5. Be predictable; No dancing
“I’m unpredictable, a loose cannon. I’m a wild crazy man and the girls all love it.” Really? Well let’s see if they still love it when you’re sporting a brand new face transplant and you look like Sloth from the Goonies, because unpredictability in this game is a killer. There should be no hesitation and no darting runs, no quick step and no cha-cha-cha. Be predictable. Take it slow, take it steady, and give approaching motorbikes the chance to steer around you. If they’re not trying to hit you, they probably won’t.
6. And please, no eye contact
A stranger on a foreign street looks you in the eye. You think: “For what possible reason could that stranger be looking at me so strangely for? What could he be trying to tell me?” Now imagine that stranger is coming at you at 30 mph on a 125cc box of petrol-powered metal and you look him in the eye again. What is he to think? There can be no benefit gained from eliciting eye-contact from approaching riders other than as a desperately misplaced attempt at instigating a romantic connection of some kind. Though even here I’d suggest (though obviously I’m no expert) that there are slightly more constructive ways to go about such things. Remember, you’re not looking for love, you’re looking to reach the opposite side whilst still not being dead. Keep your eyes where they belong. Watch the bike!
7. And no photos!
Does this one need explaining? It may be tempting once you reach half-way, to think that since you’ve made it this far and the other side is in sight, a quick recording of your achievement is deserved. You have an image in your head of all those Vietnamese motorbikes coming at you that you want to capture and take home to show everybody. Then, while you’re whipping your camera out of your bag – wallop! – you’re flying through the air wishing you’d bought travel insurance.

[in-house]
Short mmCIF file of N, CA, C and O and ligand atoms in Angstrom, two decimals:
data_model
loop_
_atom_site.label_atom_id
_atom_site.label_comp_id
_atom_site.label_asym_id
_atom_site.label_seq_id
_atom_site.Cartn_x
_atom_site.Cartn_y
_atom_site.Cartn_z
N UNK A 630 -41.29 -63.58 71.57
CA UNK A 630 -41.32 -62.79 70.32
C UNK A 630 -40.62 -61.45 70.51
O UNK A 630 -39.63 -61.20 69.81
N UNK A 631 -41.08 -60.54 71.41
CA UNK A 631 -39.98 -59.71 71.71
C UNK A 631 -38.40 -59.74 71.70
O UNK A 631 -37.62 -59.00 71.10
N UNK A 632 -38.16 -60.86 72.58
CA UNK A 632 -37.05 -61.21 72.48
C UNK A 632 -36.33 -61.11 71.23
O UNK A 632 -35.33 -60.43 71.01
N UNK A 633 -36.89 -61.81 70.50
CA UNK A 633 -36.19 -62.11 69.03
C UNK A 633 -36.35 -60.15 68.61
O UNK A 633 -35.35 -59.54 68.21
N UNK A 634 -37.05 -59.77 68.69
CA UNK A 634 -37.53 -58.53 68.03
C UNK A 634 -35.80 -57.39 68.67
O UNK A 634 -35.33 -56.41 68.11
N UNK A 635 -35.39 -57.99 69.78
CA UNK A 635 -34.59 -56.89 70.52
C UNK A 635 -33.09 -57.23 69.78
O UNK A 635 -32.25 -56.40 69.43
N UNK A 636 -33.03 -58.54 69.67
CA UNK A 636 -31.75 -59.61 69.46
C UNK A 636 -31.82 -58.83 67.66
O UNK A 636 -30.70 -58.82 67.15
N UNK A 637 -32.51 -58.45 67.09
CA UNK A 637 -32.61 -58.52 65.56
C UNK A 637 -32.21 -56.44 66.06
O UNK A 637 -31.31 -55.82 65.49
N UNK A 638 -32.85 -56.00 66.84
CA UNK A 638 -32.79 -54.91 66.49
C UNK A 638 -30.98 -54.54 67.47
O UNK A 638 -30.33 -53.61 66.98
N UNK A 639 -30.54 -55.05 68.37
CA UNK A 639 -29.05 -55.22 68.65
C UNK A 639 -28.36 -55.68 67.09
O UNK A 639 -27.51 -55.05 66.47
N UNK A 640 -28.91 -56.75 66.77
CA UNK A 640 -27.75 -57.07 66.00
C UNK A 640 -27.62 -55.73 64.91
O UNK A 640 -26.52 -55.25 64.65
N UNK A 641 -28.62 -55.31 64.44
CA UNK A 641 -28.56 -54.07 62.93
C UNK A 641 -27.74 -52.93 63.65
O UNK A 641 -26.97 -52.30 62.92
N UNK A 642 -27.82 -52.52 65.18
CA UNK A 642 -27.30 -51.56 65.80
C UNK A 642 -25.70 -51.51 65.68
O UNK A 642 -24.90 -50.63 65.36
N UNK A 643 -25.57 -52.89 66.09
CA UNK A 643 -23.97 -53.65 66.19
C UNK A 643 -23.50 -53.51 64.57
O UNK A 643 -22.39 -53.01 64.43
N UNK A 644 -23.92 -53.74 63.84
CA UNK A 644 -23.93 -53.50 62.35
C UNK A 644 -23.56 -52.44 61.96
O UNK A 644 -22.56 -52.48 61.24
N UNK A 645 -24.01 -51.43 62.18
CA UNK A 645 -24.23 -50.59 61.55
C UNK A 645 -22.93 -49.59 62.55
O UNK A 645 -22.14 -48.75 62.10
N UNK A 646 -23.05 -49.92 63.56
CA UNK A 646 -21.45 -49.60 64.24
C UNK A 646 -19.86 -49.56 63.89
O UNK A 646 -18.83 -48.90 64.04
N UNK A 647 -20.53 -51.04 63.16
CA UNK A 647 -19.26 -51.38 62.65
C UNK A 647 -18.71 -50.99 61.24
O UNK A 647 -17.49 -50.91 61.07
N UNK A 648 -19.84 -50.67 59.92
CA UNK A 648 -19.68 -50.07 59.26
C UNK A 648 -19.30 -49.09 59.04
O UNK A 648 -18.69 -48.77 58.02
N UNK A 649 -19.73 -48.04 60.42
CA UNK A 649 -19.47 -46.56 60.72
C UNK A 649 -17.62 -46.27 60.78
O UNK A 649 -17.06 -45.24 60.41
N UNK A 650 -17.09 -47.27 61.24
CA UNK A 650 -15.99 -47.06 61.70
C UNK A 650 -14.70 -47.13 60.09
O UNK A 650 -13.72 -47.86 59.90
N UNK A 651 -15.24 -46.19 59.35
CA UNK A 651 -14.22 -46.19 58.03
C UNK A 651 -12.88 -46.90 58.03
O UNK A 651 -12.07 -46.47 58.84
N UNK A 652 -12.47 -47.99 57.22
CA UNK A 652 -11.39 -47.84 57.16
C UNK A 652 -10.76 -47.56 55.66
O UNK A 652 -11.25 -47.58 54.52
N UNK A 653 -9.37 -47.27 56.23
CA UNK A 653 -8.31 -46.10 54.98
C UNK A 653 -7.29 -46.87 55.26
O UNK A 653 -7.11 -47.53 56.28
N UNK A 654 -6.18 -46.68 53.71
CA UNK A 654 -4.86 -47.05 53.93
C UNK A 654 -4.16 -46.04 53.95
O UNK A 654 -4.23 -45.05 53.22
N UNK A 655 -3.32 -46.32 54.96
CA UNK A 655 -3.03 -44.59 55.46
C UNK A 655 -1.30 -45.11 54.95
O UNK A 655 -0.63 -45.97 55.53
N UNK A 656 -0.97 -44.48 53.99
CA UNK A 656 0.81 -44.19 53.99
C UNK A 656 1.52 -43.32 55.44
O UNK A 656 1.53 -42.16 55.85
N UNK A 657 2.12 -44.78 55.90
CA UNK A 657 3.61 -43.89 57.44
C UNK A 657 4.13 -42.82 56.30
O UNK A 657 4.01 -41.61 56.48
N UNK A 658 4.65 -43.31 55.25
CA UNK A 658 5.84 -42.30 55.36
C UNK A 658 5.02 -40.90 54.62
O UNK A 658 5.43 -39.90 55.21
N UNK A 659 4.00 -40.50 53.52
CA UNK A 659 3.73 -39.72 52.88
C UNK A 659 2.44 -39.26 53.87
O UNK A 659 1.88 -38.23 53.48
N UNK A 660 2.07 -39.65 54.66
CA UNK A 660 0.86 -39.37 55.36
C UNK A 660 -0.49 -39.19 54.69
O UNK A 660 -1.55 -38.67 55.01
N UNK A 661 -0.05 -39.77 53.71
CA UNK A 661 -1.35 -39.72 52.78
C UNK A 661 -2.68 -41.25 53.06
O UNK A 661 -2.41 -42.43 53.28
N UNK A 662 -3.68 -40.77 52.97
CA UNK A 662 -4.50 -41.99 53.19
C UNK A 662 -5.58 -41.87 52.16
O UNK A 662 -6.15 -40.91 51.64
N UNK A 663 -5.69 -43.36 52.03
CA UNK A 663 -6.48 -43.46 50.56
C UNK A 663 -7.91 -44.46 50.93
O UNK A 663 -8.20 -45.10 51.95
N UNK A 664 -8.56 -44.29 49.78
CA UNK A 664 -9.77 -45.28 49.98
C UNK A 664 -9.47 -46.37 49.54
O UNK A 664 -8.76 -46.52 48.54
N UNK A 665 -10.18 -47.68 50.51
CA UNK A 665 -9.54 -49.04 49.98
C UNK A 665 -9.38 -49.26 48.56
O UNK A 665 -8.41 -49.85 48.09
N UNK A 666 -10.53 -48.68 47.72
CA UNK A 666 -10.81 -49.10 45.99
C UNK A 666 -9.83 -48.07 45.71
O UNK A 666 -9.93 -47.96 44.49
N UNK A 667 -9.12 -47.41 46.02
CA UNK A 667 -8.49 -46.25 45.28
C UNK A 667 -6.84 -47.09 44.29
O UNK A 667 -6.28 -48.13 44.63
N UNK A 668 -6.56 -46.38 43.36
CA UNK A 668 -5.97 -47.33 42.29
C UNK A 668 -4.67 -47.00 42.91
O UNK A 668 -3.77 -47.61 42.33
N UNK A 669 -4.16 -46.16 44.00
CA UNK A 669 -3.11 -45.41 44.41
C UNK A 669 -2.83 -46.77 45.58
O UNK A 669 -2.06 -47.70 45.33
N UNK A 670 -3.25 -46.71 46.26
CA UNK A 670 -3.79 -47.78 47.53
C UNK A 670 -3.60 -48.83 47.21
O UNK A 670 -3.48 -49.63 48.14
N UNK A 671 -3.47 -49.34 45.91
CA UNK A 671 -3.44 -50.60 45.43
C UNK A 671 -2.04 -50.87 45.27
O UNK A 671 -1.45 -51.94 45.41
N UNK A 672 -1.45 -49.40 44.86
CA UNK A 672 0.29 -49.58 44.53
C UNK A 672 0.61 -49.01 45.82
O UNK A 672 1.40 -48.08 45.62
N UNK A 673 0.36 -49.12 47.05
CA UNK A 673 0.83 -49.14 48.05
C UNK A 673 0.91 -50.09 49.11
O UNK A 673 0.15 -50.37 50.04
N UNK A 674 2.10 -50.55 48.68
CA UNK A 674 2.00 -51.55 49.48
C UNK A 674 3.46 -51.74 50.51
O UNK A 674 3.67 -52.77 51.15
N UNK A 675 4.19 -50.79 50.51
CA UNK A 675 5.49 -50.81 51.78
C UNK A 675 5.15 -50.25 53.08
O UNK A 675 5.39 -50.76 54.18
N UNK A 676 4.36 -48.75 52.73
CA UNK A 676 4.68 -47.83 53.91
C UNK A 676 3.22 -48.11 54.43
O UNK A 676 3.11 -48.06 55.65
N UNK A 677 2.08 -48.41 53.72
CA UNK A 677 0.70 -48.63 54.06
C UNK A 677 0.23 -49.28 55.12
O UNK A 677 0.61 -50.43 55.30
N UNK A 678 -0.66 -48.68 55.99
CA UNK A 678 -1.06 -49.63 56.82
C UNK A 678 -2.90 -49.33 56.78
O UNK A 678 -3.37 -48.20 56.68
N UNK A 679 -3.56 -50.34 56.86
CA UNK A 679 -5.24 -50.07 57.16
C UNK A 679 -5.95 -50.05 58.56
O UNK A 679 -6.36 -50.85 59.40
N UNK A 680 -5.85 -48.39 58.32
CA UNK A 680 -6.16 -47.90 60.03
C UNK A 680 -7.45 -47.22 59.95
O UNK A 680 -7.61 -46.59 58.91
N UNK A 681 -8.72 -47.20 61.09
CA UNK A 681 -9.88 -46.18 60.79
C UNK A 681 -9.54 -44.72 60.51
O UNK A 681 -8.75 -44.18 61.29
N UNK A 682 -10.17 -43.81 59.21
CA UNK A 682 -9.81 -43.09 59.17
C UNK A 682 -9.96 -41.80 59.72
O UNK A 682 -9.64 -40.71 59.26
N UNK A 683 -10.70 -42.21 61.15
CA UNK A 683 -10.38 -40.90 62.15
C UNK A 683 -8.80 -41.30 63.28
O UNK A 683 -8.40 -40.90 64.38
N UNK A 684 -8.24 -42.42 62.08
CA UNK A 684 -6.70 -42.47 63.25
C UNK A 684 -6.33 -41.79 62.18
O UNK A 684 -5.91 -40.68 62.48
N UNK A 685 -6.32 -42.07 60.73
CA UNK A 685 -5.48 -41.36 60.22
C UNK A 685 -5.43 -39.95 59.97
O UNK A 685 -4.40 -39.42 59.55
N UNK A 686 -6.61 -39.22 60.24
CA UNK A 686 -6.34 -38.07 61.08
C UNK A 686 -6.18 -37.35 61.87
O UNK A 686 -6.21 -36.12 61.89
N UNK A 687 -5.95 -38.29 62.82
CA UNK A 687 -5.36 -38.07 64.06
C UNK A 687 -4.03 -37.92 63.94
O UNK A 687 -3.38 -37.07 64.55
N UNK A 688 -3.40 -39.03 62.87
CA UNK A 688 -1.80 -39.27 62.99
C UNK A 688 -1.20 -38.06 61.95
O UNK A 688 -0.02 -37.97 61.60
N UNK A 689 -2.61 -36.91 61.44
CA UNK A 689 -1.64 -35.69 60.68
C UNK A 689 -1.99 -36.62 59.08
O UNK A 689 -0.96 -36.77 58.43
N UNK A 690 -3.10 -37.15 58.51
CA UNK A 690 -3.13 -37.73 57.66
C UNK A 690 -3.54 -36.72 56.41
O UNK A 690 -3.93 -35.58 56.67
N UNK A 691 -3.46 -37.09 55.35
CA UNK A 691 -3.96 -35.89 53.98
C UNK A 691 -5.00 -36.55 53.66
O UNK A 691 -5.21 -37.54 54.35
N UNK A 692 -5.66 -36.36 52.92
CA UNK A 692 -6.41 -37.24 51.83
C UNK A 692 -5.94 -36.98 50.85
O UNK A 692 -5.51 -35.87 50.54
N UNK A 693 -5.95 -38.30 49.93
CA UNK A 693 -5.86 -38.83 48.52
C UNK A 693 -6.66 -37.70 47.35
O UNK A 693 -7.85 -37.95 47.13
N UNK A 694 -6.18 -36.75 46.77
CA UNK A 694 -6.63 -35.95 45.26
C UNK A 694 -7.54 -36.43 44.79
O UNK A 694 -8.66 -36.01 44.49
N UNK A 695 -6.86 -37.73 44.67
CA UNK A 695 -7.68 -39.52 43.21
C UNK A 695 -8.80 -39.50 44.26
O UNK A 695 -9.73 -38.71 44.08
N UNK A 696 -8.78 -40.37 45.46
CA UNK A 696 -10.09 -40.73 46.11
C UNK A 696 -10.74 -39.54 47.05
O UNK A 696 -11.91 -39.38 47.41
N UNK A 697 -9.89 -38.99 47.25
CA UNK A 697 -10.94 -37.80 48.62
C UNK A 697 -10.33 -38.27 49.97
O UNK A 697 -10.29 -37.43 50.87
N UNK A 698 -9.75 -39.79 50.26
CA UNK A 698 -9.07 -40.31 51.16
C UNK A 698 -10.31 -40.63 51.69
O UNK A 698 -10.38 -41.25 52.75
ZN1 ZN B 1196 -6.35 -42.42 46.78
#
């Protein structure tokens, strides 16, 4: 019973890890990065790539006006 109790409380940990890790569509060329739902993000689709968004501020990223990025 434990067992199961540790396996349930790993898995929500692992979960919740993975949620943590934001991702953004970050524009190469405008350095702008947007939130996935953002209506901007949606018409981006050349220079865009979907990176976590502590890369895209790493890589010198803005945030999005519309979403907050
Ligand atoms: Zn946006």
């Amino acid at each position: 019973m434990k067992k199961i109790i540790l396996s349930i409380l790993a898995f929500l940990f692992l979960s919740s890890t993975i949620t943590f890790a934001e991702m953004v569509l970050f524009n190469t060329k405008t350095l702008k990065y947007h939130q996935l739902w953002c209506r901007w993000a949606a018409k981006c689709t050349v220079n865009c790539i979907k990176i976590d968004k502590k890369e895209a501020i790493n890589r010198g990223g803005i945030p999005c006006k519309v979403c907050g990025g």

8. Respect the bike
Never forget that the pavement is your place. The road is the domain of the bike. You don’t belong with your pathetic two legs in the middle of a Saigon street. You have no right to think you can cross the road in Vietnam and expect folk to steer casually around you. You are a bug on the windscreen of the vehicular world; an accident waiting to be shovelled up and dumped in the trash. The motorbike is king and you, my friend, must leave your pedestrian self-importance at the curbside and enter the battle accordingly. Deference to the bike will a safe crossing make.
9. Don’t turn back
You’ve taken a breath and taken the plunge after ten minutes spent contemplating heading back to your hotel room where nothing can harm you except your own sense of inadequacy. The last thing you want to do then, after shuffling a couple of metres out into the flow, is to think “Shit! There’s too many of them. Retreat! Retreat! Retreat!” The only thing this is likely to achieve is to get you undercut on your blindside and land you in a hospital bed for the remainder of your holiday, and, as comfortable as this may be compared to the bed you should be sleeping in at your no-star back-alley hostel, it really wouldn’t be the best use of your time in Vietnam. So courage is key. Once you’re on your way, there’s no turning back – a metaphor for life and the only real way you’re going to make it.
10. Have faith
Finally, believe it can be done. Crossing the road in Vietnam is part of daily life of this hectic country of food and motorbikes. It really isn’t all that challenging or as death-defying as some (i.e. me) would lead you to believe. If you go about it the right way, with studied caution and a confident air, you’ll most likely be all right. Be bold, be lucky, and enjoy Vietnam. It’s great!